Jordan’s King Abdullah II appointed a veteran independent politician on Wednesday as his new caretaker prime minister ahead of parliamentary elections — the last time he will make such an appointment, according to his own reform plan. The appointment of Abdullah Ensour is part of the king’s political roadmap that addresses popular pressure for a broader role in decision-making. It paves the way for elections scheduled for the end of this year or early 2013. That parliament will choose the next prime minister. The changes were decreed by Abdullah earlier this year to transfer more power to elected bodies and forestall any chance of an Arab Spring-style uprising similar to those that toppled regimes elsewhere in the region.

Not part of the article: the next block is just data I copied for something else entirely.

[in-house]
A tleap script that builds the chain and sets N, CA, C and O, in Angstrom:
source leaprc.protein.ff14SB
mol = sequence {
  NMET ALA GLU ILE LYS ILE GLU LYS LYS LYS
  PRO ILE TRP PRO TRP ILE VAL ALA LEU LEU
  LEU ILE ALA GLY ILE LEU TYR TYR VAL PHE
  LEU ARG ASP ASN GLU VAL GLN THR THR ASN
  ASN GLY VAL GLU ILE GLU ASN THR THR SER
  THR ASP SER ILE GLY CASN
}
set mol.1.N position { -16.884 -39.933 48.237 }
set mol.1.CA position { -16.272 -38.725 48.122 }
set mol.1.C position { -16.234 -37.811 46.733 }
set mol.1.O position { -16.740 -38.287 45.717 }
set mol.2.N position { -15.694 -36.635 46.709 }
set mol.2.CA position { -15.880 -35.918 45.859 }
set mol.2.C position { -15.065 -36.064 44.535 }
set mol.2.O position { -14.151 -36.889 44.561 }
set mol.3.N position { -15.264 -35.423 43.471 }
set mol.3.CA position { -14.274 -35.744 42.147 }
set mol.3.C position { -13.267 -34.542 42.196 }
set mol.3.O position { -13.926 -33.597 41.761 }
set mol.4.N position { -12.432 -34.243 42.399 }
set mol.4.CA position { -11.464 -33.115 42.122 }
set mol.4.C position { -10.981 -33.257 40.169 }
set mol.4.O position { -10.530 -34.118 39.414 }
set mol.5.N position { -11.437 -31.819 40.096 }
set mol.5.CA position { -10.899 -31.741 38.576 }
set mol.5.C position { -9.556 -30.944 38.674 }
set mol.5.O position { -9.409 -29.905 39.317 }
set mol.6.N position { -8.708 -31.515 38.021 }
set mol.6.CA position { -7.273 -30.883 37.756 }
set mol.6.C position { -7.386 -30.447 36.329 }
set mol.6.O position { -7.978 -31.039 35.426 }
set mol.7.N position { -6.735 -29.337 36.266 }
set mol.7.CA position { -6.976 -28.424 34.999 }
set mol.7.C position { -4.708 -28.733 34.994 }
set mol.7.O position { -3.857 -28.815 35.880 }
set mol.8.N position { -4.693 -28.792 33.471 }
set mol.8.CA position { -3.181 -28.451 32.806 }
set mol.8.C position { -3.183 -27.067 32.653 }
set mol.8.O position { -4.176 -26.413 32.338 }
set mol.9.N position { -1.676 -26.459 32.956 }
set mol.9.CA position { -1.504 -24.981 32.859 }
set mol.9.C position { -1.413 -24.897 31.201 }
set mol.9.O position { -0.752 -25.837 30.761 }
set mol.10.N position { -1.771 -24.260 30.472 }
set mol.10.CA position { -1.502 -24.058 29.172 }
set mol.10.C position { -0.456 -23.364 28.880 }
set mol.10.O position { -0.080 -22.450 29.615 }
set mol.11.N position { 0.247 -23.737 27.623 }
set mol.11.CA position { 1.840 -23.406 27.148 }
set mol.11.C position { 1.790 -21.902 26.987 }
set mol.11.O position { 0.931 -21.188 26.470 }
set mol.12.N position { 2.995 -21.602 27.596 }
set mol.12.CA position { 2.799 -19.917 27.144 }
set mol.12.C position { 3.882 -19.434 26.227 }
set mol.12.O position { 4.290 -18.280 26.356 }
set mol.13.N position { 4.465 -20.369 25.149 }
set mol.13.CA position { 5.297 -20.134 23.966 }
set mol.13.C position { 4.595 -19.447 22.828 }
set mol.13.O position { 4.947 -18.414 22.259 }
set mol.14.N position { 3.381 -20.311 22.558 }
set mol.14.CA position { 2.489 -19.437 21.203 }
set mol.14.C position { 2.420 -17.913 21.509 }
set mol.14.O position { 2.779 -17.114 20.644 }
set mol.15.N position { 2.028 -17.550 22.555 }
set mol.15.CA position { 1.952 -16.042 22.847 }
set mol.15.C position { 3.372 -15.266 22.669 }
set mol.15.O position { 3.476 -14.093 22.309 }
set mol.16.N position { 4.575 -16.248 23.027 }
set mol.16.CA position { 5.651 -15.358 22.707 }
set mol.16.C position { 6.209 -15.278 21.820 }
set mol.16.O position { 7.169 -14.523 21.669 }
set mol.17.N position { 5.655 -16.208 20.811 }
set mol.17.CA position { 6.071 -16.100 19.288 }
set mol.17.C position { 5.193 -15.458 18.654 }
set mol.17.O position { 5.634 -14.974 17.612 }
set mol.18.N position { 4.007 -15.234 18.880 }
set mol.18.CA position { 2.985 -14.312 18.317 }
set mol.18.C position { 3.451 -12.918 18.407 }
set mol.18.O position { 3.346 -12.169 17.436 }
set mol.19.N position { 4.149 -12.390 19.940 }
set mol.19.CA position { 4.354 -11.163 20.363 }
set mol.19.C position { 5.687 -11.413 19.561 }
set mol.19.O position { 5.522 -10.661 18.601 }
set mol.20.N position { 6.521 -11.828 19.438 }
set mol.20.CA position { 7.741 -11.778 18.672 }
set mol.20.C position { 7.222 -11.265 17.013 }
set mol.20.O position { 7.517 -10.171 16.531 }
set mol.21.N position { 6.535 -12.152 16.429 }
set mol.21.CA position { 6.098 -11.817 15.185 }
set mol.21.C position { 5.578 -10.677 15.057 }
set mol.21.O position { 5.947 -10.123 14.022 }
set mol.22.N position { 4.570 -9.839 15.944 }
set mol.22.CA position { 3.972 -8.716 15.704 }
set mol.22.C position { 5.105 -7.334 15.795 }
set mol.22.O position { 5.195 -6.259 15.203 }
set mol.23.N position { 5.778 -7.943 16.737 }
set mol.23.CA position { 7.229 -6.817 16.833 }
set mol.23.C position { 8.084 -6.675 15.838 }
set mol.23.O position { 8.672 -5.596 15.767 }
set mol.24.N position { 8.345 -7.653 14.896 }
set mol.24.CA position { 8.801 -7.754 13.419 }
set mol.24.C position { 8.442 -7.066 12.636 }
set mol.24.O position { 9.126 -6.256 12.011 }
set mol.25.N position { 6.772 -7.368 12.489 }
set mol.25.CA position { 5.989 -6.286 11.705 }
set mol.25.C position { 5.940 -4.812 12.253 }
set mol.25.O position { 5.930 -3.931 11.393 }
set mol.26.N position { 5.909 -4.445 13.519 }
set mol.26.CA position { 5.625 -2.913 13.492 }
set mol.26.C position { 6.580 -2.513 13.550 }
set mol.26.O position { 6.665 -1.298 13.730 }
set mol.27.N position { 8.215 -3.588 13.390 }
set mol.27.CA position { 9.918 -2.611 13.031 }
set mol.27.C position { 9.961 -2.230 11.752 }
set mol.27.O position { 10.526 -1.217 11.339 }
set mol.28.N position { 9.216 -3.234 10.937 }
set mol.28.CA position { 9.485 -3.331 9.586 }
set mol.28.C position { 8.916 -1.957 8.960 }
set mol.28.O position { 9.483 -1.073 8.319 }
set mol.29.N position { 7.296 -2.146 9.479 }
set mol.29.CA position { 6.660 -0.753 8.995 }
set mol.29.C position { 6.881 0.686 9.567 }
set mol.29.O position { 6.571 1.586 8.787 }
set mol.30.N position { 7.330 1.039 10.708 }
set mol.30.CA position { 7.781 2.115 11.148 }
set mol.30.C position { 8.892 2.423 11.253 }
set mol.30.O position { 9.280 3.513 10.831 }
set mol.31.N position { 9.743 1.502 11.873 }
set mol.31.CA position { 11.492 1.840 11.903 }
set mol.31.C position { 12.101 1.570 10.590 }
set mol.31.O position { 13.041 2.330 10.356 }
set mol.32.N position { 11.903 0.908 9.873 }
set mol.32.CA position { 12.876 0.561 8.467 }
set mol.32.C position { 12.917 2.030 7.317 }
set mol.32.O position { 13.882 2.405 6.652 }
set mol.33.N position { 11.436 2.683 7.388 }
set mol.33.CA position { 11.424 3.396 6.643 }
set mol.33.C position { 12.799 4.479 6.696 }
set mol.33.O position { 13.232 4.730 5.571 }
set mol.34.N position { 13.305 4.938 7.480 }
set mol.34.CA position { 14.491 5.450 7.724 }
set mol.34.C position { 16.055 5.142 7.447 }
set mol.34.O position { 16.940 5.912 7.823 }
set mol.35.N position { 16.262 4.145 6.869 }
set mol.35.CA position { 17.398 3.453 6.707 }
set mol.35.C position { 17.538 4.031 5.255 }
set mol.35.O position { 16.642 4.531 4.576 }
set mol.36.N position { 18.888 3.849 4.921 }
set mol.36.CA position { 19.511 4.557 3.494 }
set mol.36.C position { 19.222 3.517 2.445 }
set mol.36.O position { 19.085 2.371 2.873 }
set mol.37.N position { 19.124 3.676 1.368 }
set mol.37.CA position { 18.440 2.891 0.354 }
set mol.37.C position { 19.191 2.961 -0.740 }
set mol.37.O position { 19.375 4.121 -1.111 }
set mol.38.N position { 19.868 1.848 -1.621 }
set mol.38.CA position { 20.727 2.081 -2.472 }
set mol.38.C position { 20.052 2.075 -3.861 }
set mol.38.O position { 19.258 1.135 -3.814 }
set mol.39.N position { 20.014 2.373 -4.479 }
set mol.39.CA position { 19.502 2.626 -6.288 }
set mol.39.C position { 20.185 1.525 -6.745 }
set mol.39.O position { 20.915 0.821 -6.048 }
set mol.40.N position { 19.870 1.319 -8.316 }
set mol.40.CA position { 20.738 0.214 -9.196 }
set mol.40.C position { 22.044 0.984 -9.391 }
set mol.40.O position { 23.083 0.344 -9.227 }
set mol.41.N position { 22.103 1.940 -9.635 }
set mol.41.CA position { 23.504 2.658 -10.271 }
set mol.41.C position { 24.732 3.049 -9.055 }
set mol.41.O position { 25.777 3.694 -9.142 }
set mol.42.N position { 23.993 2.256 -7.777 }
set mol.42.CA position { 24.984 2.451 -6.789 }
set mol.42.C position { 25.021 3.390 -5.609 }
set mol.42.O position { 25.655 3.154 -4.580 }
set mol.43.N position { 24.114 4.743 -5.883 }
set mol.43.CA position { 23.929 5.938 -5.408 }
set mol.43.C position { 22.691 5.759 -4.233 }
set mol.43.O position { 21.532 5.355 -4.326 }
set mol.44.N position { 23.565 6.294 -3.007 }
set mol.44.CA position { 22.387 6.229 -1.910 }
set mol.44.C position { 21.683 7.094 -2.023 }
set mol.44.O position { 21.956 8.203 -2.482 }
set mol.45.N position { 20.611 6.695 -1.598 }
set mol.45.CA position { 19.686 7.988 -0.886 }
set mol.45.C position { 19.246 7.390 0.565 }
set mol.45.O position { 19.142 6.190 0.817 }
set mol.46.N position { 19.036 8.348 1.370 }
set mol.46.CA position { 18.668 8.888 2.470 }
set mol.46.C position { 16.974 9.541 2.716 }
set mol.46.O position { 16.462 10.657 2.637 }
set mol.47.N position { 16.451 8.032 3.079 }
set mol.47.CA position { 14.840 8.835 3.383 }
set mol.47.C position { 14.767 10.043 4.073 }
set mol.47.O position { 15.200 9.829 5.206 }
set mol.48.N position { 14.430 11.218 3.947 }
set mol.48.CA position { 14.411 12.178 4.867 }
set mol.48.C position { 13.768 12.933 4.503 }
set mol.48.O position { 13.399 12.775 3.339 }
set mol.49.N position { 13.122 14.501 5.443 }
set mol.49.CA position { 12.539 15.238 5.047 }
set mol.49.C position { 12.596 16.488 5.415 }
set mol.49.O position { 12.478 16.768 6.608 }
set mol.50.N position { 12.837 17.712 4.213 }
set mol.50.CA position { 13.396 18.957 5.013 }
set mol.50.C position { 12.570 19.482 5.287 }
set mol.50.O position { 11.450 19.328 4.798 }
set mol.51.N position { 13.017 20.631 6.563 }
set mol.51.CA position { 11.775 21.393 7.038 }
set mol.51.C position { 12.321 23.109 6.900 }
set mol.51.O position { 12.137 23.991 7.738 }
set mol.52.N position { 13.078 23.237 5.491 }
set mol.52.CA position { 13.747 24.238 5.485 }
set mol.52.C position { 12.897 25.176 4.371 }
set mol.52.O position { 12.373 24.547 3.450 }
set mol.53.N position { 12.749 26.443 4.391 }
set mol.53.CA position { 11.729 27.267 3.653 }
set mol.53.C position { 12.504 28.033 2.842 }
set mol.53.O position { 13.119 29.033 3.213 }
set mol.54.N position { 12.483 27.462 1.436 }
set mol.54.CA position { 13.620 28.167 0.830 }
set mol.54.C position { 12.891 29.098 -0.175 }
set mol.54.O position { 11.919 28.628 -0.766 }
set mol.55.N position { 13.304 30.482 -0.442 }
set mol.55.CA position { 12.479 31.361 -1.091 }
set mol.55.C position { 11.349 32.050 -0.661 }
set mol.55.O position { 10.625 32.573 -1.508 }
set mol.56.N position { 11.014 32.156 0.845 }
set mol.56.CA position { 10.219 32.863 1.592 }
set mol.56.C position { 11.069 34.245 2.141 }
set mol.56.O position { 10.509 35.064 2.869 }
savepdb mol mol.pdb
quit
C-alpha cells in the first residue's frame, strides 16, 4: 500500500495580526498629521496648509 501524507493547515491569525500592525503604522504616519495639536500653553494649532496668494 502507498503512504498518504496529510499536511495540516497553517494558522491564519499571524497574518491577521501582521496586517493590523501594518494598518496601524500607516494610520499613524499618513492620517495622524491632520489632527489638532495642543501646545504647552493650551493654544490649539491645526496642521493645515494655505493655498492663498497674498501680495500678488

Ensour, a 73-year-old former lawmaker and deputy prime minister, is identified with the Arab nationalist trend in Jordanian politics but also has good ties with the Islamist opposition. “Ensour’s government is the last before Jordan’s transition to parliamentary governments,” a statement from the royal palace said.
He replaces Fayez Tarawneh, who resigned as mandated by the king’s constitutional changes, which stipulate that the Cabinet must step down if parliament was dissolved. The legislature was disbanded last week, halfway through its four-year term, setting the stage for the upcoming elections.